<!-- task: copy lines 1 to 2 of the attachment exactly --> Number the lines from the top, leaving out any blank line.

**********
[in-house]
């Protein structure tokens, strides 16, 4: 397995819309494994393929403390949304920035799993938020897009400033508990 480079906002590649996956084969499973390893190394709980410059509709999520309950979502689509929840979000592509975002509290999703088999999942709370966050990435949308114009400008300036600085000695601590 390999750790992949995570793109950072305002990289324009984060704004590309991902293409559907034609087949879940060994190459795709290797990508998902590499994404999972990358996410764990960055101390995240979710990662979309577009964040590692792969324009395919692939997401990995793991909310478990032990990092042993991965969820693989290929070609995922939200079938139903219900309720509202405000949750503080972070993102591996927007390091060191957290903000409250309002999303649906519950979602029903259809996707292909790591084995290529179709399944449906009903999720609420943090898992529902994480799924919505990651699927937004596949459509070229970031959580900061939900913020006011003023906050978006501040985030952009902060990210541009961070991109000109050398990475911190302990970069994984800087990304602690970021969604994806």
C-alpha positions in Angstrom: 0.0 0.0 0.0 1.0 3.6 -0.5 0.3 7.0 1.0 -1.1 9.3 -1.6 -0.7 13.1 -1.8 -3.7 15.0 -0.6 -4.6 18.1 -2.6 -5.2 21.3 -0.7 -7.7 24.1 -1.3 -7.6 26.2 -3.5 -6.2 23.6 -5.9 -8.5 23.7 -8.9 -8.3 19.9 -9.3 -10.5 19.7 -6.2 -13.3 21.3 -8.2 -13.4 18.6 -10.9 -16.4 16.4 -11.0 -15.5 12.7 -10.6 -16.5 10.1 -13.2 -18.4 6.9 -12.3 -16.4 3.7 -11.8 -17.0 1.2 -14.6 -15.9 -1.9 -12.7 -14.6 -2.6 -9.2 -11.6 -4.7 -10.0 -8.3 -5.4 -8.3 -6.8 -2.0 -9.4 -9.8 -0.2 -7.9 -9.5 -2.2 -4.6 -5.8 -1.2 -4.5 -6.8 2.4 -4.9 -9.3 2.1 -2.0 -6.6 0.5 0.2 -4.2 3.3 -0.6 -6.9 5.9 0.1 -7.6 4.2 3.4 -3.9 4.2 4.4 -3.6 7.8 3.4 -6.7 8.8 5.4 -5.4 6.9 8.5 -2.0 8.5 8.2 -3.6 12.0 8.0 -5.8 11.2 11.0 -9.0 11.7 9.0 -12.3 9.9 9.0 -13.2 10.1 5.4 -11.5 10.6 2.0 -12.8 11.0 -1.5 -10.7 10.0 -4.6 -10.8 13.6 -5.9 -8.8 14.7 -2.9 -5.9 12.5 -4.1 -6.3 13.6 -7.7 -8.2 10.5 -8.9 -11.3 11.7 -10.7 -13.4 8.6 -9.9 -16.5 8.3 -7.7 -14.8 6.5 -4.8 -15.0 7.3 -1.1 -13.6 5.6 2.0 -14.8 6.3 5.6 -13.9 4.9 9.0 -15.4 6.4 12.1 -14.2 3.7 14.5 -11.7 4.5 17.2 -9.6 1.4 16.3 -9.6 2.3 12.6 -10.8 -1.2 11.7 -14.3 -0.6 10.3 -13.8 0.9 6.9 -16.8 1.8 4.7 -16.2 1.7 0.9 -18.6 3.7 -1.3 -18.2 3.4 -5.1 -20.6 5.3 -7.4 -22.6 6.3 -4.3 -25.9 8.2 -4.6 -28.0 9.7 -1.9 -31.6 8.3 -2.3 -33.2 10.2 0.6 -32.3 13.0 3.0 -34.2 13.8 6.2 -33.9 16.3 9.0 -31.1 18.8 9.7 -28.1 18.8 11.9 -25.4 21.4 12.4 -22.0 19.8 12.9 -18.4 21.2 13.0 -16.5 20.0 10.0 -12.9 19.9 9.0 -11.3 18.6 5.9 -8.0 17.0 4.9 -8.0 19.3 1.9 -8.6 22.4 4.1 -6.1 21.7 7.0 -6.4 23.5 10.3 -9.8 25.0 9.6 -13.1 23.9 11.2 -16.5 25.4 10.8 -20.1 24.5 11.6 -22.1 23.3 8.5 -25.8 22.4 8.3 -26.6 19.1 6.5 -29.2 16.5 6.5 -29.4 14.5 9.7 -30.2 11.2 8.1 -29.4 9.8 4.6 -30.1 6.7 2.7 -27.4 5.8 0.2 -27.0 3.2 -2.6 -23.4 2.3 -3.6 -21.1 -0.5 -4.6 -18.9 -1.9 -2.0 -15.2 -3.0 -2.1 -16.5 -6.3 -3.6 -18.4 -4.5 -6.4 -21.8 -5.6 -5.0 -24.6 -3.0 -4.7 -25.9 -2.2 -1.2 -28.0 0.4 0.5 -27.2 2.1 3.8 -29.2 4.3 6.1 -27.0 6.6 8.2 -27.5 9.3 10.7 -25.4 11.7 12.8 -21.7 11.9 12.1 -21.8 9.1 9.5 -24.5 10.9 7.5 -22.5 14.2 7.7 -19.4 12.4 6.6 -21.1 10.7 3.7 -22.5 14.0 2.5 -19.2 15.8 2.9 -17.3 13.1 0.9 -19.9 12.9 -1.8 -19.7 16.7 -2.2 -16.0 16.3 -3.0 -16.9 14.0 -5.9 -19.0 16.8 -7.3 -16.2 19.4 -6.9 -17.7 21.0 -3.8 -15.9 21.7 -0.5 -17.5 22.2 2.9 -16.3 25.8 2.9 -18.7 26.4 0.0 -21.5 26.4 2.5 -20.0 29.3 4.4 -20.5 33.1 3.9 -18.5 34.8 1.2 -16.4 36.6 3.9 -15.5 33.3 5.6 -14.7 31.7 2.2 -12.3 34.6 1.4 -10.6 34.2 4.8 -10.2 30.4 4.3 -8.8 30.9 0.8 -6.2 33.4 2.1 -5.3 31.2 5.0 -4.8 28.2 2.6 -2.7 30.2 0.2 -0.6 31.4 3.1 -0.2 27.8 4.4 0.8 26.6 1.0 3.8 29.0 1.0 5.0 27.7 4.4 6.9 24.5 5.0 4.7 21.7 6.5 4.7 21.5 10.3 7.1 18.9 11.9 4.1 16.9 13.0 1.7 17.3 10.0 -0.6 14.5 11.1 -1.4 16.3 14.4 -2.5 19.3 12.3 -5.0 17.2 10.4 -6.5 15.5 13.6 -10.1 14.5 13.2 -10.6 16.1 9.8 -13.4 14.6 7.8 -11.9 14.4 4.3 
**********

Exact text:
[in-house]
């Protein structure tokens, strides 16, 4: 397995819309494994393929403390949304920035799993938020897009400033508990 480079906002590649996956084969499973390893190394709980410059509709999520309950979502689509929840979000592509975002509290999703088999999942709370966050990435949308114009400008300036600085000695601590 390999750790992949995570793109950072305002990289324009984060704004590309991902293409559907034609087949879940060994190459795709290797990508998902590499994404999972990358996410764990960055101390995240979710990662979309577009964040590692792969324009395919692939997401990995793991909310478990032990990092042993991965969820693989290929070609995922939200079938139903219900309720509202405000949750503080972070993102591996927007390091060191957290903000409250309002999303649906519950979602029903259809996707292909790591084995290529179709399944449906009903999720609420943090898992529902994480799924919505990651699927937004596949459509070229970031959580900061939900913020006011003023906050978006501040985030952009902060990210541009961070991109000109050398990475911190302990970069994984800087990304602690970021969604994806």